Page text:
ART LESSONS: MOTHERS ON ART AND PARENTHOOD

ART LESSONS: MOTHERS ON ART AND PARENTHOOD

Artists and creatives on how art has shaped them and their children.

There's a lot to be said for inheritance. More than the physical belongings left behind by our parents, how we are introduced to art has a lot to do with shaping who we become. To celebrate Mother's Day, we spoke with several moms who are also creatives and artists (Batsheva Hay, Mie Yim, Kerry Pieri and more) about what they learned from their own parents about art and how motherhood impacts their work.

DESIGNER:

BATSHEVA HAY

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What did you learn about art from your parents?

BATSHEVA

My mother was a painter, so I saw her paint and draw endlessly. I was always around it. When my brother and I came home from school, we would sit on the couch in front of the TV and she would sketch us. I learned the pleasure of working with your hands. I learned to look at art and objects with care. We spent a lot of time in museums instead of at Disneyland.

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What do you hope to teach your children about art and creativity?

BATSHEVA

I want to make sure they value the process of experimenting creatively. Tie a scarf around your waist, paint polka dots on your shoes. Whatever it is, I want them to get that life is fun and that visual things can challenge us and inspire us.

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How does being a mother influence your work?

BATSHEVA

Being a parent makes me much more playful. It connects me more to my own nostalgia for my childhood and to that place of wonder. It basically keeps me young, which is great for fueling your creativity.

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If you could collect any one artist, who would it be?

BATSHEVA

Marlene Dumas or Cindy Sherman.

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What have you learned from parenthood that most surprises you?

BATSHEVA

I have learned how much of a kid I am. We are all big kids, of course, but I really feel more in touch with my childhood self since having kids of my own.

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What do you want for Mother’s Day?

BATSHEVA

Nice chocolate and flowers and to sleep late.

CREATIVE DIRECTOR & EDITOR:

HENRIETTA GALLINA

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How do you see your child expressing their creativity?

HENRIETTA

Grace is so observant and inquisitive of the things around her. And because her mind is developing a mile a minute, she dives headfirst into interpreting what she’s interested in in the most magical ways–whether it’s through drawing, sketching, draping items around her body, interpretive dance or impersonations. To me, everything she does is creative because she’s learning. She puts her whole self into everything she does–from tantrums to bedtime, she builds pillow castles, forts, tents with the duvet, homes for her teddies and makes up stories about the rooms, what they get up to and what the decor looks like. I’m forever in awe of where her imagination goes.

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What do you hope to teach your child about art and creativity?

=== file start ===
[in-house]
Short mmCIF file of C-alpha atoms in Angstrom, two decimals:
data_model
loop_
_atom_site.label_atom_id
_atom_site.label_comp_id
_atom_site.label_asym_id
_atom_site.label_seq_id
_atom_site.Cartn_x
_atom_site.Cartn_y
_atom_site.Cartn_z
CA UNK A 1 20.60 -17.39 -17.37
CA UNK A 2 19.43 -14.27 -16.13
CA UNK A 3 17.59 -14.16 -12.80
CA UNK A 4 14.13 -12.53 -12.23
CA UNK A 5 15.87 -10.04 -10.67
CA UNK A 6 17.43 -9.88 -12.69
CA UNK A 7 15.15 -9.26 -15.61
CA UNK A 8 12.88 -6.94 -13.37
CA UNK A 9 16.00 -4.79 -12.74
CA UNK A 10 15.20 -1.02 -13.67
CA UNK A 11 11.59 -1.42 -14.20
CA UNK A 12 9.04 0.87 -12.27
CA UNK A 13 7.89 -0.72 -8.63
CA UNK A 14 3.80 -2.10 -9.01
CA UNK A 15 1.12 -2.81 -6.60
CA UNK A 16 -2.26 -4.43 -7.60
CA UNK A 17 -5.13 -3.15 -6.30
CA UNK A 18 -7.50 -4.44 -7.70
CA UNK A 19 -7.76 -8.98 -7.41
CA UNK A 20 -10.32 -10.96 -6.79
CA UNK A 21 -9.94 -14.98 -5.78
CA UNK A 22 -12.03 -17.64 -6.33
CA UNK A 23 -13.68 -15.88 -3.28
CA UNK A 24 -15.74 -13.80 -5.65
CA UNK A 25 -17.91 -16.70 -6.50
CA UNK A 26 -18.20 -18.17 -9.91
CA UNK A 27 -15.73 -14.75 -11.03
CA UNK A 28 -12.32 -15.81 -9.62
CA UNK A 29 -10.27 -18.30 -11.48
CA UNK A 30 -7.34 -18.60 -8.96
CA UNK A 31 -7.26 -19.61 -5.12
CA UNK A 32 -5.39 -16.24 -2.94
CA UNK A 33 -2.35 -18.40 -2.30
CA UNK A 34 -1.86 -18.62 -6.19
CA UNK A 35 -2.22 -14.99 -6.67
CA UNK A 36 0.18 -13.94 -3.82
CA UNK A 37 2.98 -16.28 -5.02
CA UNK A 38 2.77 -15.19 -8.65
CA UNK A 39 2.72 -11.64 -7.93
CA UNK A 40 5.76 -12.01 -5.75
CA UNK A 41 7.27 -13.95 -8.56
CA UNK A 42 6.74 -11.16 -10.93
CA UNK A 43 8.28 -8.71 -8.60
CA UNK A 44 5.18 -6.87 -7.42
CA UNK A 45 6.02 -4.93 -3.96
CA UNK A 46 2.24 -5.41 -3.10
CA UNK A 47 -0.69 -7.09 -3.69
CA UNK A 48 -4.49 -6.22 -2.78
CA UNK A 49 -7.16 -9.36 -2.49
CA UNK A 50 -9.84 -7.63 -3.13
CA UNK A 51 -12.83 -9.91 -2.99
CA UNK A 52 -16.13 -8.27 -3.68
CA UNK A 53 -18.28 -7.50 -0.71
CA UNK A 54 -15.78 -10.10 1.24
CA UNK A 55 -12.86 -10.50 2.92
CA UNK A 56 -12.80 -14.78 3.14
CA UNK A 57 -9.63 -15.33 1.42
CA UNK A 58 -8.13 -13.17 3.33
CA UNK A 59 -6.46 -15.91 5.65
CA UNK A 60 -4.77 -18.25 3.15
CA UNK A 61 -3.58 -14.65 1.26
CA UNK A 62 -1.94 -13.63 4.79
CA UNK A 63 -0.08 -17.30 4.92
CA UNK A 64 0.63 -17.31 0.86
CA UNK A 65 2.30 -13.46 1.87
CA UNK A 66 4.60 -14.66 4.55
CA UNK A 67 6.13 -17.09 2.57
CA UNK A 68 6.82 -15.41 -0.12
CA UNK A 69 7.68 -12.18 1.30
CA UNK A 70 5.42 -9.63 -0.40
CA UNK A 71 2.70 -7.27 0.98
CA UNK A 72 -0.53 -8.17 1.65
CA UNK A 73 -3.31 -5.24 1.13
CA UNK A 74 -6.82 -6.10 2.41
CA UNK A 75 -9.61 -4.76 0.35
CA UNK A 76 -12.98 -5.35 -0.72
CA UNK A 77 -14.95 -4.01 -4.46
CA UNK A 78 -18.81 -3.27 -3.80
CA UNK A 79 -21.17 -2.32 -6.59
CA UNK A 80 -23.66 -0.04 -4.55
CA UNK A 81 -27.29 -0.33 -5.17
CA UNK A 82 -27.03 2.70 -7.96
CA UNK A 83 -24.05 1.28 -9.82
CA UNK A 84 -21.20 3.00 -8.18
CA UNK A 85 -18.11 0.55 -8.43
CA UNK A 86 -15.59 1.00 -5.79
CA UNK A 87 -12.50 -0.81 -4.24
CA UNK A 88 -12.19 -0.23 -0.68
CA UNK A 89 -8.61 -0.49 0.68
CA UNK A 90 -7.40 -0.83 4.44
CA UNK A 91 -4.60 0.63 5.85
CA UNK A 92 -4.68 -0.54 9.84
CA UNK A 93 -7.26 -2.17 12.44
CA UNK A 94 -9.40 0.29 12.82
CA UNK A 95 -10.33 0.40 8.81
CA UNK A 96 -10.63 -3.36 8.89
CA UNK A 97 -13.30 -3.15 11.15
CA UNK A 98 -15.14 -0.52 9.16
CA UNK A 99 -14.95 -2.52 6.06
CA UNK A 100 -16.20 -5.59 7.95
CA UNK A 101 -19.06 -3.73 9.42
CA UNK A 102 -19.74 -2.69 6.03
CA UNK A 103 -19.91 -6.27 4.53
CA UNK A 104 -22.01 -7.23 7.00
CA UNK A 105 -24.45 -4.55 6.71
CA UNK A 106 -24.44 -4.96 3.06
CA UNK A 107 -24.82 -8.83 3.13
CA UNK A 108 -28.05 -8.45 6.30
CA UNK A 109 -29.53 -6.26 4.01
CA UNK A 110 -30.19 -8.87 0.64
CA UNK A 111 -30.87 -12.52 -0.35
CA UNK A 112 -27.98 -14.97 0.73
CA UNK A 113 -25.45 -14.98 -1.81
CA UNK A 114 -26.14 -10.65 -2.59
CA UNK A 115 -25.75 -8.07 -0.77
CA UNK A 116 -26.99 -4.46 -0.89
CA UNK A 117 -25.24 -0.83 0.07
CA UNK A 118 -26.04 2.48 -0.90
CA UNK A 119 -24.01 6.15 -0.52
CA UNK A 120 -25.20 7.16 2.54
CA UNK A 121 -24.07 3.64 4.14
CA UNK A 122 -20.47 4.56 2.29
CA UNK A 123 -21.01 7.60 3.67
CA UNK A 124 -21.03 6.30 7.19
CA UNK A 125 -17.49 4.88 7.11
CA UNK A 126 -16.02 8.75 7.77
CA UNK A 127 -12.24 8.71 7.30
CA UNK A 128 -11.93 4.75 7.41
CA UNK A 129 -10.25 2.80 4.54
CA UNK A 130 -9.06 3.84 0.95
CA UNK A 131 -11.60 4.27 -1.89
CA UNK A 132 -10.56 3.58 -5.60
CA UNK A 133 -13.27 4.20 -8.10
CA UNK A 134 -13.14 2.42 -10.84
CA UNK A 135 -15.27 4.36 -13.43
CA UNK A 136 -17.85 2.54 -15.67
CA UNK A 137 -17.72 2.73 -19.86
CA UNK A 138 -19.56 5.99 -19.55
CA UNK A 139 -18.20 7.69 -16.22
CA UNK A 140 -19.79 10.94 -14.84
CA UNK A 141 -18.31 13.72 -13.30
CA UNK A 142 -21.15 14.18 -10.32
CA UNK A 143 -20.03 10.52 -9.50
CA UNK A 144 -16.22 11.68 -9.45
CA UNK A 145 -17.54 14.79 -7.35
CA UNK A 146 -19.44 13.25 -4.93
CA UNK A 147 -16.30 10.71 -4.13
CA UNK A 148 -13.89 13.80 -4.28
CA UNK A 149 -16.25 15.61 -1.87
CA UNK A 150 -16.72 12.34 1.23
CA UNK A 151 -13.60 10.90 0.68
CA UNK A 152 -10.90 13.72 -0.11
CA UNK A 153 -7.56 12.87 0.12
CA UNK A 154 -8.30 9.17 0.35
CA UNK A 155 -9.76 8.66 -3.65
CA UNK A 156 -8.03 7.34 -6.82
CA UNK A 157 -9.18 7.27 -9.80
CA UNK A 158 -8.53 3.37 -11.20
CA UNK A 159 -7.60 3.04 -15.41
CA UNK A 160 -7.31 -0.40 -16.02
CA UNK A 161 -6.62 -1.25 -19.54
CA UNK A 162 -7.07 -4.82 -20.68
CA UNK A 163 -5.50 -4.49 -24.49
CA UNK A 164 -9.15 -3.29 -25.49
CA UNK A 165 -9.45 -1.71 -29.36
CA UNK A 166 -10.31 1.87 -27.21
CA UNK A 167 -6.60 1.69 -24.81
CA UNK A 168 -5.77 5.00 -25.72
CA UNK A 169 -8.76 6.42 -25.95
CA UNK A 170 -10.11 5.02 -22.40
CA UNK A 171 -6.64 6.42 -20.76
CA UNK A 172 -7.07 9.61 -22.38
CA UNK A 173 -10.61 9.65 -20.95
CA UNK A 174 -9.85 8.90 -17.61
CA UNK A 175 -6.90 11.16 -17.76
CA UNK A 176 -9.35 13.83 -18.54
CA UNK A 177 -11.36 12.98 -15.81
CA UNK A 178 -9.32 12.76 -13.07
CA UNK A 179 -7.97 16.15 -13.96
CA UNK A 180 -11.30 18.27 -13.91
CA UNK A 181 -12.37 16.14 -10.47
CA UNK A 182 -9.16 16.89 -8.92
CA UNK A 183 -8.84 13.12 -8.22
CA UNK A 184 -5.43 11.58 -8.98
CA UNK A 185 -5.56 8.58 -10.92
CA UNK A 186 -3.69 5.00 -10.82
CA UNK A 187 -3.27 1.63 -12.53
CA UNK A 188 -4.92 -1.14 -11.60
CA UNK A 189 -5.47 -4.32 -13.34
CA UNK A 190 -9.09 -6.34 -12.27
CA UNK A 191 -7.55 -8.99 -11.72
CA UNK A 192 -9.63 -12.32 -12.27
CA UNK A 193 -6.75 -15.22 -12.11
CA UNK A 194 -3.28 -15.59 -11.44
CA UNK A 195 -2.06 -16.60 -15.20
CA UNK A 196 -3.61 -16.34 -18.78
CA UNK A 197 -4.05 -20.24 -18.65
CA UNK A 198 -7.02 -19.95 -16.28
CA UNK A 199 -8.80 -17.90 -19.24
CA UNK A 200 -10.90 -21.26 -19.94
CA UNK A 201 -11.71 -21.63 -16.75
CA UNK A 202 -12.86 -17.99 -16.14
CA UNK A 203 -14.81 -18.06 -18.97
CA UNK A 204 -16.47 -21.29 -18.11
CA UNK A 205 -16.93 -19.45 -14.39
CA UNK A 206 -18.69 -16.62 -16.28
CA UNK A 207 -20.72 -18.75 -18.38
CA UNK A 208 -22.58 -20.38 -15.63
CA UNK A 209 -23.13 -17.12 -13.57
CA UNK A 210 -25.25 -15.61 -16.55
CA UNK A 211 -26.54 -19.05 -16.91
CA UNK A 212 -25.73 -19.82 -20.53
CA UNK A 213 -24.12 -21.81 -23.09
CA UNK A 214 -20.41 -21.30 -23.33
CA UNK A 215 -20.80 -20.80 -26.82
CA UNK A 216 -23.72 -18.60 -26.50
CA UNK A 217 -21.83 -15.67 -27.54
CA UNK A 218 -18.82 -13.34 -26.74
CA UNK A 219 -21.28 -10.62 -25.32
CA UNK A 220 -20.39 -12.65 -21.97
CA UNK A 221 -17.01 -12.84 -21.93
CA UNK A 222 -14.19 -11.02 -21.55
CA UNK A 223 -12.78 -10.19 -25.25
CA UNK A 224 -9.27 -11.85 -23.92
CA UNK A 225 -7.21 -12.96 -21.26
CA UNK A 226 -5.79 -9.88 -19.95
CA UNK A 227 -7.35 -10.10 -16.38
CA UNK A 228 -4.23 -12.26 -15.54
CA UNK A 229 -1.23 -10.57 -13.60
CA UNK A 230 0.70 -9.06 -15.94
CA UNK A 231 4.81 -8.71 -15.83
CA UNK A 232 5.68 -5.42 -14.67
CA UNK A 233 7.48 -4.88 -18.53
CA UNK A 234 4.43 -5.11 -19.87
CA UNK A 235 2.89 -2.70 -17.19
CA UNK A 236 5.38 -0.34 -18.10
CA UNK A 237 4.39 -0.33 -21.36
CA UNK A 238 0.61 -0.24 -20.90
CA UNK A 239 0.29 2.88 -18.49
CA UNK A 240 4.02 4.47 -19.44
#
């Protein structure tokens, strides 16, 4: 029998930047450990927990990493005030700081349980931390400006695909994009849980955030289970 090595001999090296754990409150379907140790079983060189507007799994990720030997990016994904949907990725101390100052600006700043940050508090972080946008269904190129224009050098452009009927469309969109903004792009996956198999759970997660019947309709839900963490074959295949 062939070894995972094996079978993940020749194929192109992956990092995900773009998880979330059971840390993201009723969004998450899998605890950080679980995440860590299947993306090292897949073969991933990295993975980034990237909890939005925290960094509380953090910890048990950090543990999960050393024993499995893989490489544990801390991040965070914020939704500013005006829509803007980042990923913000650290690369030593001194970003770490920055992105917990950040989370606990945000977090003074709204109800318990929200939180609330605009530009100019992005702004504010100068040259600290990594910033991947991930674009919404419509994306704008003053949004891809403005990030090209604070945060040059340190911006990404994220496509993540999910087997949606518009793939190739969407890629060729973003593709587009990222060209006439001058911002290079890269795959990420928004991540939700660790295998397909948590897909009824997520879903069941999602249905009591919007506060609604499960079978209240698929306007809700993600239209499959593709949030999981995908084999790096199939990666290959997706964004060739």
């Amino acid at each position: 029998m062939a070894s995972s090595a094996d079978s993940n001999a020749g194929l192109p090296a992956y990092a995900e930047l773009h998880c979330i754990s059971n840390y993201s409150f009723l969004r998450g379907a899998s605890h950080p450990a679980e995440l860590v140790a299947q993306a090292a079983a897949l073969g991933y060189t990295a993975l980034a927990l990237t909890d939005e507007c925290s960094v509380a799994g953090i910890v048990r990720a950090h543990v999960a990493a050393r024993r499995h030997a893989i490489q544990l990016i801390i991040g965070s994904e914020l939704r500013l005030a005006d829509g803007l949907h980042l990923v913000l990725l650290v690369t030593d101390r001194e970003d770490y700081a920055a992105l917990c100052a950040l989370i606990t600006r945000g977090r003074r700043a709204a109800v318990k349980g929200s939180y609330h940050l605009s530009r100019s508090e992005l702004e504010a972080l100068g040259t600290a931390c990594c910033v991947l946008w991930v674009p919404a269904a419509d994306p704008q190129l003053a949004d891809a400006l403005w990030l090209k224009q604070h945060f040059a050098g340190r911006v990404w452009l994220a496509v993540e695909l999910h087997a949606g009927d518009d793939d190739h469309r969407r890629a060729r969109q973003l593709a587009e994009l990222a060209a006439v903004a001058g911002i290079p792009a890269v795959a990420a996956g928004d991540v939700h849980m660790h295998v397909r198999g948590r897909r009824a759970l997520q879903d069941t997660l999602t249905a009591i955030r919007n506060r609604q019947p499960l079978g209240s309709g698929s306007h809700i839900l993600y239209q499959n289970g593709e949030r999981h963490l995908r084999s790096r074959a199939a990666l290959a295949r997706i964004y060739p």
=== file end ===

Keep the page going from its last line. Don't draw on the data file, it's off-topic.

HENRIETTA

More than anything I hope to help her retain the magic she has as a child. Raising Grace has really opened my eyes to that childlike spirit where the world is beautifully simple yet so imaginative, where everything and anything is possible. I hope to teach her to remain curious and to hone her storytelling abilities. All these elements allow for creativity and art to flourish.

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How does being a mother influence your work?

HENRIETTA

She’s definitely helped me tap into an energy we lose as adults, one that allows you to push your imagination outside of the proverbial box. Practically speaking, I have so much less time than I did before, so I work harder and, I’d like to think, smarter to optimize the time I have to work. Oddly enough, I actually get more done as a working mother than I did as a workhorse.

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If you could collect any one artist, who would it be?

HENRIETTA

Remi Ajani–I’m obsessed with her work right now.

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What have you learned from parenthood that most surprises you?

HENRIETTA

The ability to push through, persevere and overcome. I have gotten through a couple of life-changing events, and I don’t think I would have come out on the other side if I wasn’t Grace’s mother.

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What do you want for Mother’s Day?

HENRIETTA

A weekend alone, ideally in a fantastic hotel–no shade!

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What are you looking forward to?

HENRIETTA

Honestly, just the future: watching my child grow up, continuing to create and make my magazine (Citizen) grow, spend time with family and friends, travel, get back into running, fab dinners. I sound like a cliché, but as recently as 18 months ago, I didn’t know if these things would be possible for me, so I’m grateful and excited.

GALLERISTS:

CAROLINA WHEAT & LIZ NIELSEN

Liz Nielsen with her daughter Acacia
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What did you learn about art from your parents?

CAROLINA & LIZ

My mom cared a lot about art, individuality and creativity. She would give me paper and tell me to fill the whole thing, and then lay newspapers on the floor so I could go outside of the edges of the paper without worry. The main thing I cared about was making colors. I blended the marker colors together by mixing directly onto the paper, turned all of my paint colors into browns, and mixed my Play-Doh. This was never anything I felt bad about, so I think she was pretty relaxed about me crossing the boundaries between red, blue, and yellow all at once. I’m thankful for that. My Dad wasn’t so into art, but he loved hiking, and I think being in the woods was good for my daydreaming which I strongly adhere to today.